Hit by economic sanctions, North Korea is thought to have shut down more than 30 restaurants in several foreign nations. Businesses such as the restaurants indirectly run by the Pyongyang regime are a key source of income for the isolated country.
According to a source familiar with the development, cited by South Korea's Yonhap news agency, the closing down of the restaurants signals how badly the North has been affected by the UN-engineered sanctions.
Some estimates suggest that Pyongyang runs as many as 130 restaurants in Asian nations such as China and Vietnam bankrolling the regime up to $10m (£7.6m) a year. Most of the restaurant workers sent abroad are handpicked by the regime so as to prevent defections. Many of them are usually loyal party workers and their children.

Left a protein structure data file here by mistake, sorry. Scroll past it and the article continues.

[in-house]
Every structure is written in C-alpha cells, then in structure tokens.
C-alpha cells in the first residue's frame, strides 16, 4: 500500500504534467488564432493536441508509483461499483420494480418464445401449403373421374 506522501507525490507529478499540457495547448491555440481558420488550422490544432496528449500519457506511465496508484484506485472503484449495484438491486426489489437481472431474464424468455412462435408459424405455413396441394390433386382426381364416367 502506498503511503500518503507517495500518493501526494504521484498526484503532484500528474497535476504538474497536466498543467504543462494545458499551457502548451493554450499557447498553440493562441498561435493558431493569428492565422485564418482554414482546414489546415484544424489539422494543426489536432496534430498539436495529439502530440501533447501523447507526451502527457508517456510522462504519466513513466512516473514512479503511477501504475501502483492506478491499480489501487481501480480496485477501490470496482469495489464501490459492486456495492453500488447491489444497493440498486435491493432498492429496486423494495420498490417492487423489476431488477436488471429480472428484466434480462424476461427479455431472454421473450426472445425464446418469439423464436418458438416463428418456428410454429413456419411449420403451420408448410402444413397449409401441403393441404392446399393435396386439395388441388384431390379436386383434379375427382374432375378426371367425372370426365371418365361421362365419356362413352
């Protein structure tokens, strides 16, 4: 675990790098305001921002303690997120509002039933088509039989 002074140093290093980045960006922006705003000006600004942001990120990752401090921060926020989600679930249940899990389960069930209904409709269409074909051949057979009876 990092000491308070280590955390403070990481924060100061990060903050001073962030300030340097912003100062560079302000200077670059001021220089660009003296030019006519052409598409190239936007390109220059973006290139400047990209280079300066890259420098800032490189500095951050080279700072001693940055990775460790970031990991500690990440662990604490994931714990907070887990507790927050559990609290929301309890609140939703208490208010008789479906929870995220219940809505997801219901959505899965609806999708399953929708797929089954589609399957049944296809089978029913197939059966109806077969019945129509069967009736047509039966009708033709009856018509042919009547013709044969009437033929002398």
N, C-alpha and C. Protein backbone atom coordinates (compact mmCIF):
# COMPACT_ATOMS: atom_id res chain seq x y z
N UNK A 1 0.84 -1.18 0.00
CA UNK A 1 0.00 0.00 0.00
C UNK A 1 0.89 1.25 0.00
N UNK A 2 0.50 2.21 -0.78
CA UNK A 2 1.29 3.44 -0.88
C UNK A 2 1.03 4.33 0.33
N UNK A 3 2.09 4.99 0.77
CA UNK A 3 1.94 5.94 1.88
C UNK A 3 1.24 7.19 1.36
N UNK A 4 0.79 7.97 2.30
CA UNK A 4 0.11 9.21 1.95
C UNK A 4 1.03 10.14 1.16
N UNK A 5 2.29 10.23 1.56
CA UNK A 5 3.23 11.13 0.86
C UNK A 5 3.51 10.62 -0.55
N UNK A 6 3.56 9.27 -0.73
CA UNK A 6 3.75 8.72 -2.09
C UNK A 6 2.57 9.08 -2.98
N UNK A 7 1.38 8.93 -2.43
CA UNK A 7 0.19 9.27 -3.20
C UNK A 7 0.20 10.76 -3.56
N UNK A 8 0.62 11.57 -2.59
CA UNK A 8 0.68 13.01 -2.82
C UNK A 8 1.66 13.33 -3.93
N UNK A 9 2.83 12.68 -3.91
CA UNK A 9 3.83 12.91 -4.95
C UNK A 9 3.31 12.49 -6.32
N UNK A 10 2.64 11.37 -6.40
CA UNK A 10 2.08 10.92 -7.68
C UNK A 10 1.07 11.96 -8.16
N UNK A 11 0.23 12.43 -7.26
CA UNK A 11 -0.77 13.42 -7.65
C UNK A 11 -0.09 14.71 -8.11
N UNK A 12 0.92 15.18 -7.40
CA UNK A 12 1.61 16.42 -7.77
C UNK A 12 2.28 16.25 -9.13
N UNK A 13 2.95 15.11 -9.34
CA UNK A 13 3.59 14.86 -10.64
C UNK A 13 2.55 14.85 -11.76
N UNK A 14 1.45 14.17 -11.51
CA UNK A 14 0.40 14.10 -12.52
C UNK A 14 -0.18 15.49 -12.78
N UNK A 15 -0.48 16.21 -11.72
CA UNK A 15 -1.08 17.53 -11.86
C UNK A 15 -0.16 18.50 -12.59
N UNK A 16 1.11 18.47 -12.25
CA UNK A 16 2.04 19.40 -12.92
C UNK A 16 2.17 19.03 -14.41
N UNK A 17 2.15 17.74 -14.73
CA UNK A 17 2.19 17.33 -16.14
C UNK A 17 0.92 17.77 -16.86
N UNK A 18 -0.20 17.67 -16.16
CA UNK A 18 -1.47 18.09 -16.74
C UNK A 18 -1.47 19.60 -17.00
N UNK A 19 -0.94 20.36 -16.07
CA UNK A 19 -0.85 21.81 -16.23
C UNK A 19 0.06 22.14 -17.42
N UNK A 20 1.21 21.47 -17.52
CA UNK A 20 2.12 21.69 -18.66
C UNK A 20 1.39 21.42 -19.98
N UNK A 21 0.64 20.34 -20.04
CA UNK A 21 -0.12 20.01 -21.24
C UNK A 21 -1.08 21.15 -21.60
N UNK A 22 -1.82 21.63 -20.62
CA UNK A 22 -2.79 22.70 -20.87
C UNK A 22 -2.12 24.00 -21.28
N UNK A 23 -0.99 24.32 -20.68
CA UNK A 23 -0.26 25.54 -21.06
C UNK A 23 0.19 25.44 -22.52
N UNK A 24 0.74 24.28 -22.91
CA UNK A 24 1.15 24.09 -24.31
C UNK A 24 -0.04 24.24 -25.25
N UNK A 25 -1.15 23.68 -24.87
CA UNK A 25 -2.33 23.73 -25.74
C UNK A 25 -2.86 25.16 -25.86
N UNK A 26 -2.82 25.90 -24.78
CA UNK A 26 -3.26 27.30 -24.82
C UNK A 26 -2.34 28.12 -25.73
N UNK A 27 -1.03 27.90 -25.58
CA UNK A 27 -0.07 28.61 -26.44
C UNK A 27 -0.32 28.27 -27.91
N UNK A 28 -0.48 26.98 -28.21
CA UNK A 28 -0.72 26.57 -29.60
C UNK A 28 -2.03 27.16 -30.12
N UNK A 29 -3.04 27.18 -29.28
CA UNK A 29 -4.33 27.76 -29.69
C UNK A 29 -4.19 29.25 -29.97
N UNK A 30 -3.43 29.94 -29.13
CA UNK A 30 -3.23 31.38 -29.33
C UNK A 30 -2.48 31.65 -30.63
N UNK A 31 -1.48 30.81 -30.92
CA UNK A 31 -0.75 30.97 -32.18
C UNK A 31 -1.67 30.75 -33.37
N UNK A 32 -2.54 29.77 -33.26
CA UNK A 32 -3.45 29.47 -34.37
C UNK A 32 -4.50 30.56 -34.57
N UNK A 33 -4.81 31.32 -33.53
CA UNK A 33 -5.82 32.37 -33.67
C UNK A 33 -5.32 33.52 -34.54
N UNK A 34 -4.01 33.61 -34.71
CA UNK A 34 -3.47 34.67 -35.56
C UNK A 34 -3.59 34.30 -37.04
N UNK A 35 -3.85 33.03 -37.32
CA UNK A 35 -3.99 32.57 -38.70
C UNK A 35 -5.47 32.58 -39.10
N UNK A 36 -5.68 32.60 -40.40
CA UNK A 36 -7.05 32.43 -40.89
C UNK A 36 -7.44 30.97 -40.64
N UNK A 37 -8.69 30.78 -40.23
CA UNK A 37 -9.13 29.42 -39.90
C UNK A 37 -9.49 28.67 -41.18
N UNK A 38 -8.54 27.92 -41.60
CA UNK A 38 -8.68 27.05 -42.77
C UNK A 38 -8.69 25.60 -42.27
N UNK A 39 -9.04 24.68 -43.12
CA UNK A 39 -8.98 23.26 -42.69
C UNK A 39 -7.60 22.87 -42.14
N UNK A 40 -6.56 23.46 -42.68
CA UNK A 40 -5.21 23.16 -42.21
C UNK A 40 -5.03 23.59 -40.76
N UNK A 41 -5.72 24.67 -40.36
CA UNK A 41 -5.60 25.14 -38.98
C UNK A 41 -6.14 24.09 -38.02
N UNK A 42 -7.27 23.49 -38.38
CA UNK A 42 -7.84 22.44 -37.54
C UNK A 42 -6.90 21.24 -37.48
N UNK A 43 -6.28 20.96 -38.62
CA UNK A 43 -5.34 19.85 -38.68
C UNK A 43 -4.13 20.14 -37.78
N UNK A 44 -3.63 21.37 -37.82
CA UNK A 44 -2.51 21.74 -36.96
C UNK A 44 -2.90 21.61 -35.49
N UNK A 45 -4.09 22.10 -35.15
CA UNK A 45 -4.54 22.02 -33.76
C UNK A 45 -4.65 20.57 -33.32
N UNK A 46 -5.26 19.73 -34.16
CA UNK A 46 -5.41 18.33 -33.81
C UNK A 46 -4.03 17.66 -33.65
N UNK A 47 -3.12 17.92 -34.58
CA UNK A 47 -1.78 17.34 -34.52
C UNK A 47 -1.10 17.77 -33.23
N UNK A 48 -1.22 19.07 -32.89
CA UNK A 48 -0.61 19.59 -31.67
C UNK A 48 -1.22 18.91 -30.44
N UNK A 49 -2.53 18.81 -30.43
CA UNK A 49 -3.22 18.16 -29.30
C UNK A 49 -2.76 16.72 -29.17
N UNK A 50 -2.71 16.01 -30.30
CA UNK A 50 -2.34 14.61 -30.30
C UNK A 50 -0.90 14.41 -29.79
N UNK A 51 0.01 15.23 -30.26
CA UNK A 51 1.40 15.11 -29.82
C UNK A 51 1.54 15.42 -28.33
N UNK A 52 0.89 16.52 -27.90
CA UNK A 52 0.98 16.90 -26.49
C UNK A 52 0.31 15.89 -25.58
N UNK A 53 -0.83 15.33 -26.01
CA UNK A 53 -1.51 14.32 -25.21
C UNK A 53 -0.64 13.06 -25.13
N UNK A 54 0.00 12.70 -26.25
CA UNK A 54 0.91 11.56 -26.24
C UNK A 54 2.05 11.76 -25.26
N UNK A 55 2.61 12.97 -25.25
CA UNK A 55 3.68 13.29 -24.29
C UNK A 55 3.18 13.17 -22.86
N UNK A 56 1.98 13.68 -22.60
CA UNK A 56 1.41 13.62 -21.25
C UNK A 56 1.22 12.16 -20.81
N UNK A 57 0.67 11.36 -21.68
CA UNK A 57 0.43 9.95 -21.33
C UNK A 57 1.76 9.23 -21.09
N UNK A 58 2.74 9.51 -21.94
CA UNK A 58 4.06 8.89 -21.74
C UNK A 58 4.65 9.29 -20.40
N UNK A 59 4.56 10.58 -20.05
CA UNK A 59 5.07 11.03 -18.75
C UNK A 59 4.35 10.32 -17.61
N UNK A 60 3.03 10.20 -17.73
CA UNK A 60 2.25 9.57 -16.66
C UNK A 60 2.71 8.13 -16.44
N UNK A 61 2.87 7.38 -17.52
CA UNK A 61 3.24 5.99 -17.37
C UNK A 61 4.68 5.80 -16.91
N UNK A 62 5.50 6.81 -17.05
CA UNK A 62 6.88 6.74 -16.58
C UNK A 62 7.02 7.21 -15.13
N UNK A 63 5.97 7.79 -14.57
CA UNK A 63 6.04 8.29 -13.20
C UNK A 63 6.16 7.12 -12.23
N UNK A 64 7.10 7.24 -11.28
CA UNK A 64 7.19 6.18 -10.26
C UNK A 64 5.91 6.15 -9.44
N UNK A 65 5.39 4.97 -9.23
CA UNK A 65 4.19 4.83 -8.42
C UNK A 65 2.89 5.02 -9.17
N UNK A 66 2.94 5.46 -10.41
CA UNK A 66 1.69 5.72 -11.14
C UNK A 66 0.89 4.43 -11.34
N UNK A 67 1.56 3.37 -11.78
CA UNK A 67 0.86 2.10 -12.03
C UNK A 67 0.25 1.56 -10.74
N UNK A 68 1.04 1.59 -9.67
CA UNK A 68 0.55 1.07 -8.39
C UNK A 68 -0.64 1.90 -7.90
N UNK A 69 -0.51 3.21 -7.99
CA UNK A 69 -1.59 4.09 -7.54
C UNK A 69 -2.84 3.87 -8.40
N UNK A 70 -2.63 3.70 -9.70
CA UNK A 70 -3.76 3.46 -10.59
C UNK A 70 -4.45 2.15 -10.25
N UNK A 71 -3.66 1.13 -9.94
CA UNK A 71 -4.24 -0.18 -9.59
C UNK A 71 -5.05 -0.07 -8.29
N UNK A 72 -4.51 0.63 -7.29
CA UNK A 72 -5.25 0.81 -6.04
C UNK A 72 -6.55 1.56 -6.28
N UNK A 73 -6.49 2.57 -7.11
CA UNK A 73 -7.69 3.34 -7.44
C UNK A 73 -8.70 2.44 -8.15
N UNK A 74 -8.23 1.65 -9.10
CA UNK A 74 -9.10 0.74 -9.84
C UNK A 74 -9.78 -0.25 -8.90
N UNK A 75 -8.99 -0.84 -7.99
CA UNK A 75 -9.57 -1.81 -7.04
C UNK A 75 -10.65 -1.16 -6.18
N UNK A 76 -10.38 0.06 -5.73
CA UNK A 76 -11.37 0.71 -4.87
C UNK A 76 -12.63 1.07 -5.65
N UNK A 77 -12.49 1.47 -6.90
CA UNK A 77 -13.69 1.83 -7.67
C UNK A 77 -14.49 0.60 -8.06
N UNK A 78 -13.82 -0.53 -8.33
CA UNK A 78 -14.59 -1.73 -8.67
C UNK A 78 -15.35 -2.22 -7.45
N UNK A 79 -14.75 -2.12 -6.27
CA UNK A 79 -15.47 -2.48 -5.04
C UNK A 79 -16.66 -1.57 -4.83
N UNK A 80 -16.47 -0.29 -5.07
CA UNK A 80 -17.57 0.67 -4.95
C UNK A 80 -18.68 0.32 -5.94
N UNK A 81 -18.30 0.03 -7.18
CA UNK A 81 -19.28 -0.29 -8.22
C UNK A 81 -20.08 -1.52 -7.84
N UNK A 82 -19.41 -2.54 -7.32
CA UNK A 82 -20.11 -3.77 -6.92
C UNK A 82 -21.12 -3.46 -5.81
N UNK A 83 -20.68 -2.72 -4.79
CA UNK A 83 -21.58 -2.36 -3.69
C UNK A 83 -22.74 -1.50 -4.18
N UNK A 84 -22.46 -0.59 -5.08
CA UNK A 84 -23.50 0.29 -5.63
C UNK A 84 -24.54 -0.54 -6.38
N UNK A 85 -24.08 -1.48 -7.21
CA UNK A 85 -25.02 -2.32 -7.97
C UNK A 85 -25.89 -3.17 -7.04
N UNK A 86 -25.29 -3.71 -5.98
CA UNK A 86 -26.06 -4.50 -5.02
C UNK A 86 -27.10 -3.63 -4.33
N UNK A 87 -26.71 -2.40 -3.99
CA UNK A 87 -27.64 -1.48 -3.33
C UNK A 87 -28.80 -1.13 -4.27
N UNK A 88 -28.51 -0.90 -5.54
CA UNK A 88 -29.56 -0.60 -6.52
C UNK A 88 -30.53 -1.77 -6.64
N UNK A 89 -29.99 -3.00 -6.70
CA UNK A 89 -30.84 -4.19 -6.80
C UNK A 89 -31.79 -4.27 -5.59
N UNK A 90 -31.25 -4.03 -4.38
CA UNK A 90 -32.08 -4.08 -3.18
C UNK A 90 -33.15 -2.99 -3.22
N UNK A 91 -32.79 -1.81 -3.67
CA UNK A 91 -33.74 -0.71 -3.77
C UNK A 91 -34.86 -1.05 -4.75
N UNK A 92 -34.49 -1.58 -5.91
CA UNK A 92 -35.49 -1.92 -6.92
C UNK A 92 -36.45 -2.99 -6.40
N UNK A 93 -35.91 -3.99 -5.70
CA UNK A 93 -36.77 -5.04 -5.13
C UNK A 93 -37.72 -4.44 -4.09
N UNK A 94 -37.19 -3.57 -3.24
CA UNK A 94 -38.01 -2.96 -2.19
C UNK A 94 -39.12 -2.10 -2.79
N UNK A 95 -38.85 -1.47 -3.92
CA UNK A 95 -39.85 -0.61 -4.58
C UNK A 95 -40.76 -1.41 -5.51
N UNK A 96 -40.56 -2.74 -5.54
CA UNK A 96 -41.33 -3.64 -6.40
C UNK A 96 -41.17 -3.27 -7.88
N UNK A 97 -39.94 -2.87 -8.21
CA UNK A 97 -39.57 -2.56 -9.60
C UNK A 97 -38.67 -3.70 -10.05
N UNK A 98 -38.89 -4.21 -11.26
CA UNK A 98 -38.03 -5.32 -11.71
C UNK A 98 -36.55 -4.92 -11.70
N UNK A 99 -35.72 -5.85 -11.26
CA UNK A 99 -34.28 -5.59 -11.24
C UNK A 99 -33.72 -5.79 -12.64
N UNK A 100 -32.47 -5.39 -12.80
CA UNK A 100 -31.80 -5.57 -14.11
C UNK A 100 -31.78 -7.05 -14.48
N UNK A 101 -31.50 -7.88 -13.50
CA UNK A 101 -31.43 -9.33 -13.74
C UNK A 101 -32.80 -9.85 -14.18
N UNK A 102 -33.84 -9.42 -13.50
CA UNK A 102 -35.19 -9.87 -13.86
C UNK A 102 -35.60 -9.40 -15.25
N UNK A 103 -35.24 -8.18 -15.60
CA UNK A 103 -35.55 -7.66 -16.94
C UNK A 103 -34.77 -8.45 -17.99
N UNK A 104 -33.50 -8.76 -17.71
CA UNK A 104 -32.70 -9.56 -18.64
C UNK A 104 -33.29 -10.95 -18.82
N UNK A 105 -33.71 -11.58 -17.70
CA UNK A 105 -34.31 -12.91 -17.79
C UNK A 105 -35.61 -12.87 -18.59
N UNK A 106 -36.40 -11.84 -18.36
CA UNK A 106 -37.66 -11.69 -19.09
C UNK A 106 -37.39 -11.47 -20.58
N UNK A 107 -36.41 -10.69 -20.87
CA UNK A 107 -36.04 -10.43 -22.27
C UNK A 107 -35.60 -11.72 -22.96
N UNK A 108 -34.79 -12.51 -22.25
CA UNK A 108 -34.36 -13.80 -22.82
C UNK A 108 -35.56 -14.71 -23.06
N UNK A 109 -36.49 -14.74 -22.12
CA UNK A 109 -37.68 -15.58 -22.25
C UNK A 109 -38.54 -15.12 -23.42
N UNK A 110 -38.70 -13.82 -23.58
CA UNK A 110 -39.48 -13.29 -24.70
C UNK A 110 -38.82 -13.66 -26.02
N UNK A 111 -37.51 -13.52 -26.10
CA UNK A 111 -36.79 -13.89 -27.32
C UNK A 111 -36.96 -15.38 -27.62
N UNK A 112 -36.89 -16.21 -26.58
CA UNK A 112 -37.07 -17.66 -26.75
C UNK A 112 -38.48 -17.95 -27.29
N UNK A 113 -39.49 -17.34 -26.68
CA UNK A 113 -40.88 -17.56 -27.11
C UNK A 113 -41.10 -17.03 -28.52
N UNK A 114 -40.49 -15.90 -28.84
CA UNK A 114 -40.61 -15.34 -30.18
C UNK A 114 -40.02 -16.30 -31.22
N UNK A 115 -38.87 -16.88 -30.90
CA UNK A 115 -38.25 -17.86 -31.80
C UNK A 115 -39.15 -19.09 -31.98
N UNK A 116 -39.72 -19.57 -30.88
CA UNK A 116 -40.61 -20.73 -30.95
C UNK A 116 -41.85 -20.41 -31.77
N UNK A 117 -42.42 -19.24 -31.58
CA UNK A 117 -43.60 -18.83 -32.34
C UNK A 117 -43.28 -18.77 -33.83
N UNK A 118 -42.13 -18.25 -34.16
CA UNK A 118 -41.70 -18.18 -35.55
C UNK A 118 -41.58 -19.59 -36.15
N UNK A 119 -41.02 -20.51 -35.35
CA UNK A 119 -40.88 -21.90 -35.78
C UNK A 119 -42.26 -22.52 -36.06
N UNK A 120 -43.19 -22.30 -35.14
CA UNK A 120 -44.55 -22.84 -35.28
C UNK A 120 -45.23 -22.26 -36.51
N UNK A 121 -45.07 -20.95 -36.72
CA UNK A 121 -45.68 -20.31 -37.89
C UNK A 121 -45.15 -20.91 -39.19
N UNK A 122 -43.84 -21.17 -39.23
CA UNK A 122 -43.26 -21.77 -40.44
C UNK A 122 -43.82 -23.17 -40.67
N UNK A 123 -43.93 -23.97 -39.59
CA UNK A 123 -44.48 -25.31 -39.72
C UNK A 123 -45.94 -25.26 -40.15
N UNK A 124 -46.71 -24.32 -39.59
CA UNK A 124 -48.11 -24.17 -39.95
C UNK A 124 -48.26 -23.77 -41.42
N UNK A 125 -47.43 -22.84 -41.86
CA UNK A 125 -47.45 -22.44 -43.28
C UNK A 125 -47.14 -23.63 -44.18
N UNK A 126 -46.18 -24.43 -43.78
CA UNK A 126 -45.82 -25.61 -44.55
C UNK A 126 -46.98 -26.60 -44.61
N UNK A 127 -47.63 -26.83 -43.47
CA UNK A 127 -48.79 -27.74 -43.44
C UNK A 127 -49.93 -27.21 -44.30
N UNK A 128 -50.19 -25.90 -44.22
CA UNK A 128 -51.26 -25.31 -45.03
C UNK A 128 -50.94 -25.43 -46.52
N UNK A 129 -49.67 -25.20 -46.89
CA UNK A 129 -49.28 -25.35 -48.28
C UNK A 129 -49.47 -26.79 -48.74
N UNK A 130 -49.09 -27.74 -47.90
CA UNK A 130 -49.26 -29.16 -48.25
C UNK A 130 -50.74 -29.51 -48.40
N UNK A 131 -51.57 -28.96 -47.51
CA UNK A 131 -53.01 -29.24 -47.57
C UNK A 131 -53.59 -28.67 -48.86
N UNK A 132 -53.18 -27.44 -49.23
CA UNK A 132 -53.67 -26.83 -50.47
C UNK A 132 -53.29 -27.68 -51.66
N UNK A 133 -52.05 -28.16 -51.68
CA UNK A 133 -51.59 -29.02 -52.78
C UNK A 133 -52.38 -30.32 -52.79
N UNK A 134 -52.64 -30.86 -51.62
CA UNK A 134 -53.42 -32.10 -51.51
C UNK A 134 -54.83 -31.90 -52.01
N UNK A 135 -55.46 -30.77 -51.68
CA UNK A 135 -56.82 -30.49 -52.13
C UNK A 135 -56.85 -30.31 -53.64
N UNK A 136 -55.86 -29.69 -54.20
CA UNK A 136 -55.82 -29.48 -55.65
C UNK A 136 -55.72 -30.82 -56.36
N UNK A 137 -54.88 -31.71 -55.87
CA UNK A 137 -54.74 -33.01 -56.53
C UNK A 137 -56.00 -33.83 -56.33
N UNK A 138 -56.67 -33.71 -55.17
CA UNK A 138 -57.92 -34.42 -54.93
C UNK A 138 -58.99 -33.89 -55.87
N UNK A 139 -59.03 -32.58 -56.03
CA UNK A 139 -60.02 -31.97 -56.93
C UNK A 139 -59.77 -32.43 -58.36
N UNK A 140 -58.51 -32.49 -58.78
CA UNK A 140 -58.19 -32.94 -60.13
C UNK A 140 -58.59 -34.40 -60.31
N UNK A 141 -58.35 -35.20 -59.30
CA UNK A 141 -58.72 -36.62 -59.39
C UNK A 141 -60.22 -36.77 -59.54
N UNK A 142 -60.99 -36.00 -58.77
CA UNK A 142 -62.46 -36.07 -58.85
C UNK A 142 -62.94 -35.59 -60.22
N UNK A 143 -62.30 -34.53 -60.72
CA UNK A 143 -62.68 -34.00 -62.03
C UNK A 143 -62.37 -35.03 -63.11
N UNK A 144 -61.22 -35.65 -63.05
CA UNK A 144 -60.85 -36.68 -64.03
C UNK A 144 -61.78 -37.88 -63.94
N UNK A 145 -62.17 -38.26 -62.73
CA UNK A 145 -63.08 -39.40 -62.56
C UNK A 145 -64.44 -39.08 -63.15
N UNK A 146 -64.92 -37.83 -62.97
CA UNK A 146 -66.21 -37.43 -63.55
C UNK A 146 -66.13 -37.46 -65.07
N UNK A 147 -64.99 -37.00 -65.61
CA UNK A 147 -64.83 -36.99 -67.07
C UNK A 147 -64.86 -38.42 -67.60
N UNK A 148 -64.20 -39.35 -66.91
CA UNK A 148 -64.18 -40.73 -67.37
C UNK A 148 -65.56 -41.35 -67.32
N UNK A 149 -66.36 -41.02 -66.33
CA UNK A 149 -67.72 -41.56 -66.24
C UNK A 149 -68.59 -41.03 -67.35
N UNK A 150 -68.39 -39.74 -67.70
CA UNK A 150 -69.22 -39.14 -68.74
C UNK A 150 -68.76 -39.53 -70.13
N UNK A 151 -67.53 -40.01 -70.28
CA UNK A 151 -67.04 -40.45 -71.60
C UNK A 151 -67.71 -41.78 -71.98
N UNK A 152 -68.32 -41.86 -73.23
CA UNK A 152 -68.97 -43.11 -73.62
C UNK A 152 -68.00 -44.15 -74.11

Another source quoted by the South Korean news agency said: "Some restaurants in China are believed to push North Korean female minors into serving customers despite the visas issued by Chinese authorities only allowing them to hold performances at restaurants."
North Korean restaurant workers gained much attention in recent months after a group of 13 people reportedly defected to South Korea abandoning their work from a Pyongyang-managed place in China. However, Pyongyang contested the claims saying they were lured by Seoul.
About 50,000 North Koreans, including some minors, have been sent to various countries to earn money for Pyongyang. This has come under increasing scrutiny from the international community as they have said the money generated by these workers ultimately ends up funding the North's missile and nuclear programmes.